The political returns from attacking access to contraception are in. Women don’t seem to like it.
While Republican frontrunner Mitt Romney hasn’t led the charge against the Obama Administration’s proposed new federal rules that require an insurance carrier to provide birth control free of charge to women, he certainly echoed the theme that the provisions are an assault on religious liberty, while steering clear of making it a central issue on the campaign.
Unfortunately for him, it seems he’s still suffered a precipitous drop in support among women voters.
Quinnipiac University released new numbers on Wednesday that showed a troubling trend for the former governor. In three months, he’d gone from a positive split on favorability with women (33 - 30) to a substantially negative one (30 - 45) in Quinnipiac’s numbers.
The pollster also asked whether “Mitt Romney cares about the needs and problems of women or not?” while asking the same about President Obama. Obama did very well on the question, with 64 percent of all voters saying he does and 28 saying he does not, nearly exactly the same as the split amongst women themselves. Romney earned a 41 - 41 split on the question from all voters, while only 34 percent of women said that he does care about their needs and problems, with 46 percent saying he does not.
Check out the chart below of the widening gap when it comes to candidate favorability amongst women. It was essentially even, with a slight advantage to Obama, until the Republican primary process began and the recent debate over contraception.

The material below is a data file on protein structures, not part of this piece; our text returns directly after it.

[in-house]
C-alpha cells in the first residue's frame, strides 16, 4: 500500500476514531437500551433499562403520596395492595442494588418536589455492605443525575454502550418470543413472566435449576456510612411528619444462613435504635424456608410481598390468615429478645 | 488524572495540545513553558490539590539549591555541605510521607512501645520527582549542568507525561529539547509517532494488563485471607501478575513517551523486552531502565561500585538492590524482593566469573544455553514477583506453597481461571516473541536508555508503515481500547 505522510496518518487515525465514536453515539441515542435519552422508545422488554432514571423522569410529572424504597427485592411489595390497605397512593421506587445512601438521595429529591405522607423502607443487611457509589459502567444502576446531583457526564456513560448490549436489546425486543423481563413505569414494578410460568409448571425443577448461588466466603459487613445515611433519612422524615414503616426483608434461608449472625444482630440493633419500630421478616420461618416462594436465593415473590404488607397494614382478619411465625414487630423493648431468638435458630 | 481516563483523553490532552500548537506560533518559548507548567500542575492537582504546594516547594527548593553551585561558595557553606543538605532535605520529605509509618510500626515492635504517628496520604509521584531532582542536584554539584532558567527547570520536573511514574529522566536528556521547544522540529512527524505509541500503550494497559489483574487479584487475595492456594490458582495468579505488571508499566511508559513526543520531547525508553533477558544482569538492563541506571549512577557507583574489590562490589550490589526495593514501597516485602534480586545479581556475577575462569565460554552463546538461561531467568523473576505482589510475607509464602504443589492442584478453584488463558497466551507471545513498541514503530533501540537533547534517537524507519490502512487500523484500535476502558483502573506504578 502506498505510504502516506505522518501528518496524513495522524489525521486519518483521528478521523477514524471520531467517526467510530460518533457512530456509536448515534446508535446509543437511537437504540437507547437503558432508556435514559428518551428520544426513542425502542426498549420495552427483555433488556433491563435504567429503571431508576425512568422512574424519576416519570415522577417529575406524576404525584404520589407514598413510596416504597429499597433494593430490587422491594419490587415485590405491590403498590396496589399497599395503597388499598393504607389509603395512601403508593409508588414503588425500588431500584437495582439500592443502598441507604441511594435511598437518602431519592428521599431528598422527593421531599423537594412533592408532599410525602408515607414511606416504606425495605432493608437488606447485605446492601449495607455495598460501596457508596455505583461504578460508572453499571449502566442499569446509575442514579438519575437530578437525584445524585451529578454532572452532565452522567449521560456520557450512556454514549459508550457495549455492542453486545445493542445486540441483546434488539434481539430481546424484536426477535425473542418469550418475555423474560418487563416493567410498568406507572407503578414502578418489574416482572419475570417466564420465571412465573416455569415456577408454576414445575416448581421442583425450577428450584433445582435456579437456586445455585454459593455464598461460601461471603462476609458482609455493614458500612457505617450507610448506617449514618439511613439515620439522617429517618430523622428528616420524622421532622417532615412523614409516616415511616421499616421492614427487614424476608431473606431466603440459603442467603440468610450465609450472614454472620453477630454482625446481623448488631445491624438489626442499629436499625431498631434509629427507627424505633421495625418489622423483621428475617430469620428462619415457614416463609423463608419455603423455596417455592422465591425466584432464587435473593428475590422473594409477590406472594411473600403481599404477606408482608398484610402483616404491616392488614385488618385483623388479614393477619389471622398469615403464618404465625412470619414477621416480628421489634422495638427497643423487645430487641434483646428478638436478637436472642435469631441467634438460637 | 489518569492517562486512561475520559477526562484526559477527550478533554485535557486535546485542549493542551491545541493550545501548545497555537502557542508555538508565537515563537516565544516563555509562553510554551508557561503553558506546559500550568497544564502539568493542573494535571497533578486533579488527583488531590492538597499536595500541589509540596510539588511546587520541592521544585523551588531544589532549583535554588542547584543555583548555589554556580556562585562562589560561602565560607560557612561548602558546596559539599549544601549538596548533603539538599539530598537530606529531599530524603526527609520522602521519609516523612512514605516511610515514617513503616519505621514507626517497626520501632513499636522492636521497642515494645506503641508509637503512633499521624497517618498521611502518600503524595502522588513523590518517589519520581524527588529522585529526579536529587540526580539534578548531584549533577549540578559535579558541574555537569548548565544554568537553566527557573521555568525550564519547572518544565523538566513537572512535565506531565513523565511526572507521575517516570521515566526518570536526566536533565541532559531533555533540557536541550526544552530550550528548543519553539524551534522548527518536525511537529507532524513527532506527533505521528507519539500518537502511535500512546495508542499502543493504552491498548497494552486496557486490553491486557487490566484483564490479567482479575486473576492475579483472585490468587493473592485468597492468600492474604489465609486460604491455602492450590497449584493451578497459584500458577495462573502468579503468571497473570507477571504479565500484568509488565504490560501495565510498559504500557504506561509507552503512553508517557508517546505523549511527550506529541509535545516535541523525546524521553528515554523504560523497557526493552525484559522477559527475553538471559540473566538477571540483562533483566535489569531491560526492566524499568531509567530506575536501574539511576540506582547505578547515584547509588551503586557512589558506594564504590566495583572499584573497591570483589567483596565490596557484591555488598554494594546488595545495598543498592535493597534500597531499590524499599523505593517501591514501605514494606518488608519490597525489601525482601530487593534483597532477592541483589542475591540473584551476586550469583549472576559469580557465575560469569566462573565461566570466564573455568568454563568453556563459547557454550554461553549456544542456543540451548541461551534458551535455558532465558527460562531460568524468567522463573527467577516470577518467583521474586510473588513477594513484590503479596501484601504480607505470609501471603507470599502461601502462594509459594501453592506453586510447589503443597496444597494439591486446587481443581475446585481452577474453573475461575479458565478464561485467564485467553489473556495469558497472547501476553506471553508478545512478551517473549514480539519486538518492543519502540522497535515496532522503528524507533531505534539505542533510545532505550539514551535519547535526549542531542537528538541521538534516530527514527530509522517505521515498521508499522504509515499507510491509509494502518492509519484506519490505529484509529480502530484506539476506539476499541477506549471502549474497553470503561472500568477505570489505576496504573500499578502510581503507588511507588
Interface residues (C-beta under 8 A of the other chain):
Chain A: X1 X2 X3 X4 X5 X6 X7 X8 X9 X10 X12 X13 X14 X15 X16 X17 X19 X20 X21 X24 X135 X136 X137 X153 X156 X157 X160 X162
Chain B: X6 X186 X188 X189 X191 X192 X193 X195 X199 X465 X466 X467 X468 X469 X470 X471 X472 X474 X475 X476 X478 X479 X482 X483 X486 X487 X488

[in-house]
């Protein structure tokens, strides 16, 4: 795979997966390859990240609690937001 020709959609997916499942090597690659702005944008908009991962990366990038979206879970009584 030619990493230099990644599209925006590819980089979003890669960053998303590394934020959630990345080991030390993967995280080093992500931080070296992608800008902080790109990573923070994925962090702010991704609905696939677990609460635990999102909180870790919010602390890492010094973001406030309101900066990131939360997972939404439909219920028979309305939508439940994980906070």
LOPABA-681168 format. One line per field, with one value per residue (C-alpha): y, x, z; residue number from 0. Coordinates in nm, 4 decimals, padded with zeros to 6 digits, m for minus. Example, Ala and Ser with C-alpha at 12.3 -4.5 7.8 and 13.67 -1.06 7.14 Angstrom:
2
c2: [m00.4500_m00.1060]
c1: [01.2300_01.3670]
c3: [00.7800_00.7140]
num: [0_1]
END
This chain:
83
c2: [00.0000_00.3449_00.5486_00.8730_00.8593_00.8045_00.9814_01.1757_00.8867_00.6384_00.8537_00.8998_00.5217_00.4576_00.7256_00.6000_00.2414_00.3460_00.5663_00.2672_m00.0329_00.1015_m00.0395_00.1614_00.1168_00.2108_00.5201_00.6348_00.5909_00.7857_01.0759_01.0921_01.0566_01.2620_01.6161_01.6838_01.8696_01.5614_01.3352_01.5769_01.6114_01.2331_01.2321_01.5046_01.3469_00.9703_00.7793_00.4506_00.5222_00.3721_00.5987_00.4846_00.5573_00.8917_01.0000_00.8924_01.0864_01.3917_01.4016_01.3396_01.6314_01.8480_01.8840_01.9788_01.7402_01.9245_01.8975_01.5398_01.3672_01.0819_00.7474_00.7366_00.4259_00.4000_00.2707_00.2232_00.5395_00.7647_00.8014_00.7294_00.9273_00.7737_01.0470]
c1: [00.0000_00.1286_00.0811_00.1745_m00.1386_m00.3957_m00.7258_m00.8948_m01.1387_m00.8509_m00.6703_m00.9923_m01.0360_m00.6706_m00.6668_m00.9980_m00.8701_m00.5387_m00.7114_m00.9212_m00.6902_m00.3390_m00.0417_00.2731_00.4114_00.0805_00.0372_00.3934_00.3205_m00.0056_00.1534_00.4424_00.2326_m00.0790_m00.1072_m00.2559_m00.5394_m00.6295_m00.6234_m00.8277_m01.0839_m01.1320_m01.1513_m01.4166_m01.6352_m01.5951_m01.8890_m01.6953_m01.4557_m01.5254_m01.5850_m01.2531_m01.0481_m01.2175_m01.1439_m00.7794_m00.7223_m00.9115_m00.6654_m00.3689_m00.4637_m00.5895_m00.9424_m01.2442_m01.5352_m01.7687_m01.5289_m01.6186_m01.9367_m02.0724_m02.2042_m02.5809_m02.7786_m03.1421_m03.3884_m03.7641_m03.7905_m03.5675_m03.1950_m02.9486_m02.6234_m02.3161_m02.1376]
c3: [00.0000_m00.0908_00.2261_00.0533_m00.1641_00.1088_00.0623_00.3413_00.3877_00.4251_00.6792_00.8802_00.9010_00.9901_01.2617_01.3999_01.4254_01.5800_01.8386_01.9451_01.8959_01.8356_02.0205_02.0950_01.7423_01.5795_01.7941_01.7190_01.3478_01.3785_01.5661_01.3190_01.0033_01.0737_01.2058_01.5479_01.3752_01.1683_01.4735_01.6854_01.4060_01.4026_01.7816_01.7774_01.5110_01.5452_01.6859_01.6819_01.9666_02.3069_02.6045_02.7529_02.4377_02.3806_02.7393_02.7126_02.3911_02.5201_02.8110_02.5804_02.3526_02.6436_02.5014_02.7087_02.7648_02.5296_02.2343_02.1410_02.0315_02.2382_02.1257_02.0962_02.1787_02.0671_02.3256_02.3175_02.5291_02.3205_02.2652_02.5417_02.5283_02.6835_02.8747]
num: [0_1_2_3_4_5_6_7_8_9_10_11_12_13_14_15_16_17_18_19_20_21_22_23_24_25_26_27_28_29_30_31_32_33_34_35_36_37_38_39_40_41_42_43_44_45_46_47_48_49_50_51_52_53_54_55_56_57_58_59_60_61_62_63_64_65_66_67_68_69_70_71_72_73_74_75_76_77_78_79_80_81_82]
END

And yet, the new Quinnipiac numbers show Romney coming within two points of Obama in a national matchup, 46 - 44, with the President’s lead essentially built on having a slightly bigger advantage with women as Romney does with men. Even with these divisions, says Peter A. Brown, assistant director of the Quinnipiac University Polling Institute, partisans of all types will recede into their corners come November.
“Republicans are going to vote against President Obama this year — he’s a turnout vehicle,” Brown told TPM. On national favorability, Brown said Romney’s not doing very well at the moment, and he’ll run better with women than some of the more conservative candidates. “But at this point, national polls follow state results. If Romney wins in Michigan and Arizona, his numbers will go up.”
Democratic pollster and President of Momentum Analysis, Margie Omero, doesn’t disagree that the 2012 race will be difficult for her side, even if the current state of the Republican race is causing problems for the GOP. “We shouldn’t expect a race to change based on a week or two of back and forth on women’s issues,” she told TPM. But on the contraception debate, she said the whole attack is a bit puzzling. “I don’t know where the they think the electoral advantage is on this. These are things that have been decided a long time ago.”
So why are Romney’s numbers with women dropping, even though he hasn’t been front and center in the recent debates? It’s association, said Oremo. “Romney may not be leading the charge, but he’s not telling people to back off,” she said.
The TPM Poll Average of an Obama—Romney matchup over the same time period.
Kyle is the Editor of TPM Media’s PollTracker. He graduated from Beloit College (WI) and began working in politics before getting an M.A. in magazine journalism from New York University, where he interned at TPM and the website of The New Yorker.